10 days in purgatory
It seems stability in the White House administration is becoming increasingly hard to come by. Anthony Scaramucci, a former hedge fund executive, has lost his place as the Director of Communications for Donald Trump’s White House. The real motives and behind closed doors conversations about this manoeuvre will likely never be known.
The move is seen as a play for power by the new chief of staff to the President John Kelly, who clearly took umbrage with the amount of four-letter words in a tirade to a journalist at The New Yorker. But why are we even discussing the sacking of a character from Trump’s cabinet? Surely this can’t have moved the market? Well, it did – GBP/USD tipped above 1.32 as Scaramucci announced his departure, marking the highest rate seen mid-September of last year. Further unsettlement in the Oval Office seems almost certain, and as long as Trump’s mind is distracted by character politics, the less he’s likely to commit to his campaign pledges of USD-positive tax reform and infrastructure spending.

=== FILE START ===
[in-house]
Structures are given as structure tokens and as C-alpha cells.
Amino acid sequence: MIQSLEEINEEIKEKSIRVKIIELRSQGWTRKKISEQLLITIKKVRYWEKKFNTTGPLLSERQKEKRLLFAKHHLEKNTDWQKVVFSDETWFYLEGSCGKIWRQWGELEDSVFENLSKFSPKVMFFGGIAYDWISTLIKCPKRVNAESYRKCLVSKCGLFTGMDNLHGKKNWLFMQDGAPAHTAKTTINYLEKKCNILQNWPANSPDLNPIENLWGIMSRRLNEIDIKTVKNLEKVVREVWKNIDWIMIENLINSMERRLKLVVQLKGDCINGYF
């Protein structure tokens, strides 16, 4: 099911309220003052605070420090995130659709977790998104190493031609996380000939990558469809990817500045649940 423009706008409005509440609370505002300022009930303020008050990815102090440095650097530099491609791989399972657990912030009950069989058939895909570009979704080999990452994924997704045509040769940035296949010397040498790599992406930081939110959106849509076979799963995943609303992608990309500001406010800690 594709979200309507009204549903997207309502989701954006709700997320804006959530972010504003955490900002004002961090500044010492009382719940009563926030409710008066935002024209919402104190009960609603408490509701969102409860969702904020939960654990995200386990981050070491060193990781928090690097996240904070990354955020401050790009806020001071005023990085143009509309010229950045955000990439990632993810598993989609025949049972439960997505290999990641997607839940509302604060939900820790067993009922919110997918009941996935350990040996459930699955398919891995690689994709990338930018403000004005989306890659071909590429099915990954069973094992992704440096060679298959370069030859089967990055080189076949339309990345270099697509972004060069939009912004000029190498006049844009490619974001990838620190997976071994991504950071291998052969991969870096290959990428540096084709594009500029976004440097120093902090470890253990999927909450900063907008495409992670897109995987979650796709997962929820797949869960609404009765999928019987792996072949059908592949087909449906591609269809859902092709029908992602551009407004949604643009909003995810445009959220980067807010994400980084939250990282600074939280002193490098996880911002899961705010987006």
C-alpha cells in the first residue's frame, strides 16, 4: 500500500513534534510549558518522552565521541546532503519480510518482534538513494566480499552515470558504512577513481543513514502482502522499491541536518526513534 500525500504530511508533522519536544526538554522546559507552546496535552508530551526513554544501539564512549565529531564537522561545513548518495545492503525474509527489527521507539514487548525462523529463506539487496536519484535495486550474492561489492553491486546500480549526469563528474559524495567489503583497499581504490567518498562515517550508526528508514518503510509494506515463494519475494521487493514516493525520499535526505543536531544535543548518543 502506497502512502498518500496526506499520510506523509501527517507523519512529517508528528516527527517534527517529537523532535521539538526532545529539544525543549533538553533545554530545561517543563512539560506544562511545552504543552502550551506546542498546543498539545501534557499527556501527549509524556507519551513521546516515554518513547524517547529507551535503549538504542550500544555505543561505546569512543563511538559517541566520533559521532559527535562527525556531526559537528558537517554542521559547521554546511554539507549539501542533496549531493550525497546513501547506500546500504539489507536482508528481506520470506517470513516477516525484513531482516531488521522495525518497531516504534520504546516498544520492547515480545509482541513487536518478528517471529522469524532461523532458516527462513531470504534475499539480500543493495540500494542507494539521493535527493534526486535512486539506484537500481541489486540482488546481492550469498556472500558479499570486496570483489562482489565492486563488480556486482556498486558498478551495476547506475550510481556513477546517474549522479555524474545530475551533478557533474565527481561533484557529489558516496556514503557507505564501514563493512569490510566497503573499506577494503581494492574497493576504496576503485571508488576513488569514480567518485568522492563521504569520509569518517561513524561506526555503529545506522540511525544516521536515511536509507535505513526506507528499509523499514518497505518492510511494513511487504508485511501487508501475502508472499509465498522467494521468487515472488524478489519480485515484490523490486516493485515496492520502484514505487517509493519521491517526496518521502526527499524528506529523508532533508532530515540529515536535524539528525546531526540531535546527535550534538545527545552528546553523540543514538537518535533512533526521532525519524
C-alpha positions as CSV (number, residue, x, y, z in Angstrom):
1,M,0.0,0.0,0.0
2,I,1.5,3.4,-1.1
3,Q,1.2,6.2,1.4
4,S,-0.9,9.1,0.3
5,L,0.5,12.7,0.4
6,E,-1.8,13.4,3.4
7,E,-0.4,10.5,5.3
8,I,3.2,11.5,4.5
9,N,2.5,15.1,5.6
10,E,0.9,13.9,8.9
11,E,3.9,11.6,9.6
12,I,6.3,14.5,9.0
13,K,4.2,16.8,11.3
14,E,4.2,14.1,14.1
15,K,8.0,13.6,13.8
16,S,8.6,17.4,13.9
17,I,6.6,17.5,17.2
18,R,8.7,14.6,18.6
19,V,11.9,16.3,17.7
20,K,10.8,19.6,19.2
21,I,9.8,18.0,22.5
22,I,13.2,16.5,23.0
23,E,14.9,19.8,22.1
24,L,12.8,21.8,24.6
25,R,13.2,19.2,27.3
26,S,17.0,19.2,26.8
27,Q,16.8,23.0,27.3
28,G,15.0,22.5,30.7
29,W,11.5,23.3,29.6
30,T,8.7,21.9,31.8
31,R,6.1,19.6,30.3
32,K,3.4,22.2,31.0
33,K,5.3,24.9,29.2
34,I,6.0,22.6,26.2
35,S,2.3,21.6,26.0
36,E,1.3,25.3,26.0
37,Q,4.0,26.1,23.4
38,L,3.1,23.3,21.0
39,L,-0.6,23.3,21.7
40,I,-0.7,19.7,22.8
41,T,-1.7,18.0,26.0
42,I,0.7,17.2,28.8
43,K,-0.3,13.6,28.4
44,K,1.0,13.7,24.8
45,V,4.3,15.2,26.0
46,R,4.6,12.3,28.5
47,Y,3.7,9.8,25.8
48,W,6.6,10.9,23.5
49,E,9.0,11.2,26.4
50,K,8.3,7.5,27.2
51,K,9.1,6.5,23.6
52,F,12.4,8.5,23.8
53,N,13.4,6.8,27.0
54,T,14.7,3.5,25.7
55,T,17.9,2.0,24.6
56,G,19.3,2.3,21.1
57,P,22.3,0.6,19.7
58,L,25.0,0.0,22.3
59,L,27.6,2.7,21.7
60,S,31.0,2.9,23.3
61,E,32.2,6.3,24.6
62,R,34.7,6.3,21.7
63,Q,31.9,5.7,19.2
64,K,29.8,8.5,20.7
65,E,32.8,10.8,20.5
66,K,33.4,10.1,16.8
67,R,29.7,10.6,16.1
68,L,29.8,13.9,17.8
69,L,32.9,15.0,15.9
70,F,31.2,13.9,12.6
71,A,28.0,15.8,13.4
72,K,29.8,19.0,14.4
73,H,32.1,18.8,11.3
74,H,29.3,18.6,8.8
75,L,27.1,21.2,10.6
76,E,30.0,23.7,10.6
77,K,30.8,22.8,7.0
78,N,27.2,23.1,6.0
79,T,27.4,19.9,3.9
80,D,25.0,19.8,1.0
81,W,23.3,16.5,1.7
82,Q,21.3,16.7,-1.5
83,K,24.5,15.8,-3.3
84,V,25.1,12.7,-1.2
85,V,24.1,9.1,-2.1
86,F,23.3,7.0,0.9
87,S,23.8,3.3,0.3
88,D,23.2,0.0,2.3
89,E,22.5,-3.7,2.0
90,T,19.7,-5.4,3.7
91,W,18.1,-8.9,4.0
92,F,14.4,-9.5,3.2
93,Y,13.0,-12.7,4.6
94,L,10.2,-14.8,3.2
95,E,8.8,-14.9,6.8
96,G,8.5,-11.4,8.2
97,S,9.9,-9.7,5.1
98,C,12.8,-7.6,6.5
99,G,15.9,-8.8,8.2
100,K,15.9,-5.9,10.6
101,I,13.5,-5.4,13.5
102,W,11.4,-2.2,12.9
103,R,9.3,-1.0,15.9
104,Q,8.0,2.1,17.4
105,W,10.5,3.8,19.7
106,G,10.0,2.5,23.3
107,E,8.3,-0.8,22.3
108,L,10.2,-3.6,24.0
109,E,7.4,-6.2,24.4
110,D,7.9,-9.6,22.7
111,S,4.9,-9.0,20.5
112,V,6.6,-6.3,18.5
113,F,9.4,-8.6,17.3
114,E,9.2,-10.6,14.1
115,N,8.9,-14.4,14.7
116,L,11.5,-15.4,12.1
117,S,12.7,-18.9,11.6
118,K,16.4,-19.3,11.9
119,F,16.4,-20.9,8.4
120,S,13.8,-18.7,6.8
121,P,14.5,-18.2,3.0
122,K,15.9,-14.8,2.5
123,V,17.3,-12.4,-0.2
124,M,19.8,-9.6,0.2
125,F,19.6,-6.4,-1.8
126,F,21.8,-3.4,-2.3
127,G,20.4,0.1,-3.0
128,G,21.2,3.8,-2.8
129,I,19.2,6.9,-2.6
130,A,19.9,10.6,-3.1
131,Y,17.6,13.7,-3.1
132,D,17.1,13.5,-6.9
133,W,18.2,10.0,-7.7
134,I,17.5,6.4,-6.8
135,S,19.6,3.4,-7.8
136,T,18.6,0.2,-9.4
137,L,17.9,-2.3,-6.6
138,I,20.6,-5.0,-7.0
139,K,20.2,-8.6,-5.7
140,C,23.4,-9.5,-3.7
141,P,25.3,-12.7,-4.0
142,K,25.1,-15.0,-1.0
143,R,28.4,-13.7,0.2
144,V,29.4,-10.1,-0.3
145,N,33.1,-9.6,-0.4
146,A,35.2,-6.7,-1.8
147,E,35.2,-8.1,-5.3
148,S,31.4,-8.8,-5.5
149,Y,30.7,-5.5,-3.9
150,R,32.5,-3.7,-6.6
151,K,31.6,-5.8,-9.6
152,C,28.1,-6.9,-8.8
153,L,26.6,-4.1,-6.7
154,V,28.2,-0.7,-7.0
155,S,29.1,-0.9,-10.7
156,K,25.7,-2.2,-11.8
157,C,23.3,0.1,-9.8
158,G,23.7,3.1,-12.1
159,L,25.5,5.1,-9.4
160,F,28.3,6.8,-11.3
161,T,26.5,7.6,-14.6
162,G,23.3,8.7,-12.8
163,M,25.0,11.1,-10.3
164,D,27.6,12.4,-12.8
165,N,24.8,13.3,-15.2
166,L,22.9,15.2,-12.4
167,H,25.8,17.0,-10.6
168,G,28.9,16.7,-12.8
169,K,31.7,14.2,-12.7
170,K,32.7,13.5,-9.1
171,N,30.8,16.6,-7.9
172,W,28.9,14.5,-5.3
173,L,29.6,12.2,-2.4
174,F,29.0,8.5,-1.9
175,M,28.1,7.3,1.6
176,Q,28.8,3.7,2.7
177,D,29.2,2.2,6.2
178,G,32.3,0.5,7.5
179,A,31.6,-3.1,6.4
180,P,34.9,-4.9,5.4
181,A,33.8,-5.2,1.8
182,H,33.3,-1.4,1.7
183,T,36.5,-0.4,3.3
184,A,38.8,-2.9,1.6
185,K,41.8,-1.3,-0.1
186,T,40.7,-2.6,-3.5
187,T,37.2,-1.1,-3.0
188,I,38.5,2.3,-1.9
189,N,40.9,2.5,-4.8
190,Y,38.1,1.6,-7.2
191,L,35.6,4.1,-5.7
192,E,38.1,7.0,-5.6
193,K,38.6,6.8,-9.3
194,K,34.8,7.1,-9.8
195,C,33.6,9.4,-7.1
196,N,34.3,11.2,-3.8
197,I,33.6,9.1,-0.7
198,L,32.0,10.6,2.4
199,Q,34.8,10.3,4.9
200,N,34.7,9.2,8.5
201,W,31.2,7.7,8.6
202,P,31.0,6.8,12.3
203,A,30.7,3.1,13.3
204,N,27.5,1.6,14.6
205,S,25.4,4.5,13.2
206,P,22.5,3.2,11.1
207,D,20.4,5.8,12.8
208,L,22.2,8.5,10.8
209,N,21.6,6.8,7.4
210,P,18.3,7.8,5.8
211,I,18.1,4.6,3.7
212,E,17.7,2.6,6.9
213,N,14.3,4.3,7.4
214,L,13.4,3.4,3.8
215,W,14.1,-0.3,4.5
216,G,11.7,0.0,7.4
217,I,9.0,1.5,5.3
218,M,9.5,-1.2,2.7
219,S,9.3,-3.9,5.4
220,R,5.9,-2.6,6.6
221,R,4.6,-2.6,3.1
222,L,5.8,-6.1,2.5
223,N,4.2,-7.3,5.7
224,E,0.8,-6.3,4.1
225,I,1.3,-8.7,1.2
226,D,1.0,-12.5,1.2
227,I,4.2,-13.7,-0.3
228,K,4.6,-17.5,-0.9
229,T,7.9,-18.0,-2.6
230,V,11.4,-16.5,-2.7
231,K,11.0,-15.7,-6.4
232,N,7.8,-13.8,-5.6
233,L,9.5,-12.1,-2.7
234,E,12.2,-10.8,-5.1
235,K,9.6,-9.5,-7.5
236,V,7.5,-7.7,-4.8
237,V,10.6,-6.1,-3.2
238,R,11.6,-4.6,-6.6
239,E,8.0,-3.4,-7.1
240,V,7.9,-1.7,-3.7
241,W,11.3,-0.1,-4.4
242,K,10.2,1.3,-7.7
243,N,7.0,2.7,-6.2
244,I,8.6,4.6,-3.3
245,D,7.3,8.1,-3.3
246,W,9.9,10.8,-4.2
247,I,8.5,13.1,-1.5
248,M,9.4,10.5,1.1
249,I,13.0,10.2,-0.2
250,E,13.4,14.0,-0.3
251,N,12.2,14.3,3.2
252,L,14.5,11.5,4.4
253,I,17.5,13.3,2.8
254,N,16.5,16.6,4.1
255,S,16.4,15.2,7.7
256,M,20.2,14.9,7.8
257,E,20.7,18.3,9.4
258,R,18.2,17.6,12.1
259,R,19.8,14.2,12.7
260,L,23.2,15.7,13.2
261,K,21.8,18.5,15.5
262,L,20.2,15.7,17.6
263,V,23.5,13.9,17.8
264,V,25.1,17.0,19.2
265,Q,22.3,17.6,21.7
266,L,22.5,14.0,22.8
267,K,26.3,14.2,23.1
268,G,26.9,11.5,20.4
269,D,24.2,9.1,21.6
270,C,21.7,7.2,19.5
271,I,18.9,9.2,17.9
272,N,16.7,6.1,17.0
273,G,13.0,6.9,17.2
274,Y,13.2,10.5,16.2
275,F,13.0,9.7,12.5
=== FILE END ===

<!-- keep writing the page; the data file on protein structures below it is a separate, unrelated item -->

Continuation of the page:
Australian central bank talks down the dollar
Despite leaving interest rates unchanged, the Reserve Bank of Australia highlighted the risks to the domestic economy through uncompetitive exchange rates – effectively signalling to traders that they believe the Aussie dollar is overvalued. After a brief dip lower in AUD/USD, rates have regained some poise, but in this current weak USD environment, it’s difficult to see many developed world currencies losing material ground against the greenback anytime soon.
UK as the sick man of Europe?
Figures due at 1000BST today are expected to show the Eurozone growing at a rate of 0.6% in Q2 – twice the pace of that here in the UK. While much of the euro area will be being dragged along by Germany and France, there’s been material improvement in the southern European states of Portugal and, particularly, Spain. Should this economic progress advance into the end of 2017, the ECB will come under further pressure to take their foot off the accelerator to stymie any inflationary threat on the horizon. The euro continues to trade strongly and will improve further should the central bank become more hawkish.